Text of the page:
I created a graphic to better illustrate the evolution (or devolution) from mysticism to religion to politics, and back again, as originally modeled by David Steindl-Rast.
What is the relationship between mysticism and religion? It is perhaps a cycle, which begins in mysticism and ends in fundamentalist dogmatic religion, and politics, where it begins again.
Yes, actually, I think there is a Way. But it's perhaps not the Way that most people think, desire, or hope, but I suggest it is Divine.
In the 1980s there was a group of contemplatives from several different religions that gathered to dialogue, and they came up with eight points of perennial wisdom that they seemed to share in their experience of an Ultimate Reality.
These are some of my notes and reflections on Fr. Rohr's opening address at the conference a couple weeks ago.
Thinking of God as a male human(s) out in the universe somewhere seems to be a primitive, magical, supernatural, and archaic conception of the Divine, literalizing the pronouns of "He" and "Him," and in the Christian tradition of "Father" and "Son." I've written about this specifically at least once before, but it's worth discussing more.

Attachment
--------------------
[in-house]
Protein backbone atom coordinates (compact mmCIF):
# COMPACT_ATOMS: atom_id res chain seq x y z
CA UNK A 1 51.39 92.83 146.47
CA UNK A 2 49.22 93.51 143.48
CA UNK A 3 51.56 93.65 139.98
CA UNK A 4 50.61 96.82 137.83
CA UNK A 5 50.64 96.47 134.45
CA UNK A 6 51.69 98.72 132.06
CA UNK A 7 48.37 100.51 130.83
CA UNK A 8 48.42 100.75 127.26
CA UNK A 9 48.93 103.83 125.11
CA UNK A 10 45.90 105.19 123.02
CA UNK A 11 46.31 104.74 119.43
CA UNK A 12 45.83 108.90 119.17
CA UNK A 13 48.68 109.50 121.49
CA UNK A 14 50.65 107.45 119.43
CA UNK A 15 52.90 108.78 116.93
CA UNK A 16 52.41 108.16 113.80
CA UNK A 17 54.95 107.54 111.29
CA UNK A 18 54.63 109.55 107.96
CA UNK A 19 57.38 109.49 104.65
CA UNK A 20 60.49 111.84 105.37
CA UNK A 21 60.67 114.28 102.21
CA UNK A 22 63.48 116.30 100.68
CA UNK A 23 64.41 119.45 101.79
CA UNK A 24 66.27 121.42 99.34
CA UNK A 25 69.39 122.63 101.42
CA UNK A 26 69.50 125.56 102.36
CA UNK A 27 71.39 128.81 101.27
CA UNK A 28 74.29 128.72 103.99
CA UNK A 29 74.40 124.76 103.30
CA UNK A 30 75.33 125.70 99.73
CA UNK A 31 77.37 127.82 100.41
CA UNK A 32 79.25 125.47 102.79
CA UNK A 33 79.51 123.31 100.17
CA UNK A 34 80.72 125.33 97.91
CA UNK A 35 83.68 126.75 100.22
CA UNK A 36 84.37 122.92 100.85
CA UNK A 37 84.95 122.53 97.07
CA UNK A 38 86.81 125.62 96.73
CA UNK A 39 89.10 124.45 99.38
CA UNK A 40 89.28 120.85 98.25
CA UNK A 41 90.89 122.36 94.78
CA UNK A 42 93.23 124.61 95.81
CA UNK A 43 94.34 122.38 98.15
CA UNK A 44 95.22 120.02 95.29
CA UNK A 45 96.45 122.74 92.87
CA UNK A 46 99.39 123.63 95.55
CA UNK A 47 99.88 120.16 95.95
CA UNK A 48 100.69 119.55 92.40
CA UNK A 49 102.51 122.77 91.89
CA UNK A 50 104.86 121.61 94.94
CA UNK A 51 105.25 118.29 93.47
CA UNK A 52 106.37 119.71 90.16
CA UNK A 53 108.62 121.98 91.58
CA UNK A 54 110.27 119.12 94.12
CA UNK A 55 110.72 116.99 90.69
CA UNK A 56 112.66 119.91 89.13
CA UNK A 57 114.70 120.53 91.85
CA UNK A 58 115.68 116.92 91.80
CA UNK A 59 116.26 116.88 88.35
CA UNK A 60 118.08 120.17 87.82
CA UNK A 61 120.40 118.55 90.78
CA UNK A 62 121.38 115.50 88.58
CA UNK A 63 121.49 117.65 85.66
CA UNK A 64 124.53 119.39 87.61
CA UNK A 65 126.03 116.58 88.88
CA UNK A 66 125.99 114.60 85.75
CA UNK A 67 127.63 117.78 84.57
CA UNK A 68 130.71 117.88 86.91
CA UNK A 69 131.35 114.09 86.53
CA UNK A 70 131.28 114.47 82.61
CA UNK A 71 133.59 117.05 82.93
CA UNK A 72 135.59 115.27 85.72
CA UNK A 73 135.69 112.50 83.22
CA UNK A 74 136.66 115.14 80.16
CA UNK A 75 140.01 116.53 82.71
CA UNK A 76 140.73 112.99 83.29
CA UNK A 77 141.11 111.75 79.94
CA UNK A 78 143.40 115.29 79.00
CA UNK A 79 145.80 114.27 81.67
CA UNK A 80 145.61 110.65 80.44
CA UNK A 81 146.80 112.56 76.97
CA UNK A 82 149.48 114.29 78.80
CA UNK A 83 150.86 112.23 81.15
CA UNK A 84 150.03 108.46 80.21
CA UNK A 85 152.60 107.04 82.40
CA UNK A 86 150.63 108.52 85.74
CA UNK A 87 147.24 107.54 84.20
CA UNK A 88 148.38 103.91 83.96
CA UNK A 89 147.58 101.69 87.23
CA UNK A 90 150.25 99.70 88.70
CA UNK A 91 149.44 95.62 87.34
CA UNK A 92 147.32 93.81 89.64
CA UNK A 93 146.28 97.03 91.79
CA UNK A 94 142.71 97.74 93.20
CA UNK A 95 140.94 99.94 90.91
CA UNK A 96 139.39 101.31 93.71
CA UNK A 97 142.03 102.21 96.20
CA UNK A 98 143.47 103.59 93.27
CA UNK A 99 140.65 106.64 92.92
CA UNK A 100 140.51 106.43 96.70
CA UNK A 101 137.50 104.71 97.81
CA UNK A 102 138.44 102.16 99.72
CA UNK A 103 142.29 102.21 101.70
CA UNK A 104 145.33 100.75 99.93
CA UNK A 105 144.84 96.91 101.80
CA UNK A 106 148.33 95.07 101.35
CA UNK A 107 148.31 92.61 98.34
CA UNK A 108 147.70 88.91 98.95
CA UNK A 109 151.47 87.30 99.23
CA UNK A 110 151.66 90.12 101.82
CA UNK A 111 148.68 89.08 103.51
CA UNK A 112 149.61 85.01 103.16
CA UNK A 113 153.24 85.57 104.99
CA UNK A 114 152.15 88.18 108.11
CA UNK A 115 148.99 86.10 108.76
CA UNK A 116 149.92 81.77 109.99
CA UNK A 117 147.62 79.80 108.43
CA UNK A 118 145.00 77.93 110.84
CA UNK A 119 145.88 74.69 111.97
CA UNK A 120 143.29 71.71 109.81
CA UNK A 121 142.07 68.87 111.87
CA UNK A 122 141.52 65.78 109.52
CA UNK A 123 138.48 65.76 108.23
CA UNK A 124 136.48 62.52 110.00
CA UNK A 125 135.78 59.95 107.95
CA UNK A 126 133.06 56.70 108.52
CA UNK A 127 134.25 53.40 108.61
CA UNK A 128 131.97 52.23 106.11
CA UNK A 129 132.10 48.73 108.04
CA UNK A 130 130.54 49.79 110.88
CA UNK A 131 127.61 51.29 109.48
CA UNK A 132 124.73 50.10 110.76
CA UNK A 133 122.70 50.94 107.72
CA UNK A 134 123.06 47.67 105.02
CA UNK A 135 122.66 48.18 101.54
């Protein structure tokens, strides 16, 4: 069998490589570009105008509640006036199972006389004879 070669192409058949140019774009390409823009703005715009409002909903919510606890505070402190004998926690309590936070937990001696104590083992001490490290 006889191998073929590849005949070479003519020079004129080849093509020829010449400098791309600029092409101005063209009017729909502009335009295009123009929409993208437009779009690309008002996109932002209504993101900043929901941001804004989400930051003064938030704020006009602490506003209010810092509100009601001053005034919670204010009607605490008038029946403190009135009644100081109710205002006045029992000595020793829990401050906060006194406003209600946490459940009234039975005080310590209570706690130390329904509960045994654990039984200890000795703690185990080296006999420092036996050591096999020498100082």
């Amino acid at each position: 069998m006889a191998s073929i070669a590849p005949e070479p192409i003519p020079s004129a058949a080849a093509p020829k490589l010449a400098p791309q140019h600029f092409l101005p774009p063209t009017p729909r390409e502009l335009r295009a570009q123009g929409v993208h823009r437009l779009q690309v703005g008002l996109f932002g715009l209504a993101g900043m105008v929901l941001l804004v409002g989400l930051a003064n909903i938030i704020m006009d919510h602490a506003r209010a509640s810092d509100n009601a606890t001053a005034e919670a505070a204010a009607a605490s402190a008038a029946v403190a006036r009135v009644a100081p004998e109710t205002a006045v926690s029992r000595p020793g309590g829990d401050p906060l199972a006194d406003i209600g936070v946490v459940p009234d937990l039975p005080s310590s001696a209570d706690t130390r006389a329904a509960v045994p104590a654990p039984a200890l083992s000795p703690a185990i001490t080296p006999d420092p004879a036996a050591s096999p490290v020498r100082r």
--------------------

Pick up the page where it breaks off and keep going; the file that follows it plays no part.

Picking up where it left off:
I will begin to offer a reconstruction of the Mormon narrative, which also applies in many ways to Christianity in general.
It sounds like a pretty woowoo thing to say, really smacking of the "New Age." But this seems to be the skeleton in the closet that even physicists don't want to admit. But some have.
In my paper "The Book of Mormon as Literary Alchemy: Joseph’s Magnum Opus and the Philosopher’s Stone," I suggested that the "gold plates" that Joseph Smith had in his possession were not actually made of gold, and did not actually contain ancient historical records like Mormons traditionally think. But that doesn't mean that there were not "gold plates" which were a kind of "hidden treasure" that Joseph really did discover within himself, which was the source of real divine wisdom, "ancient wisdom," and which he taught could be found within all people as well.
One element that I think is shared among all the religions, which has become quite conspicuous to me in recent times, is their history and beliefs about the nature of the human ego, and that this ego is a major obstacle to the flourishing of life and love in ourself and the world, and that transcending the ego is a major goal, if not the goal, of human life. This ego transcendence may be the central feature in all religions, the underlying core message and purpose of all spirituality. And science is beginning to discover this too.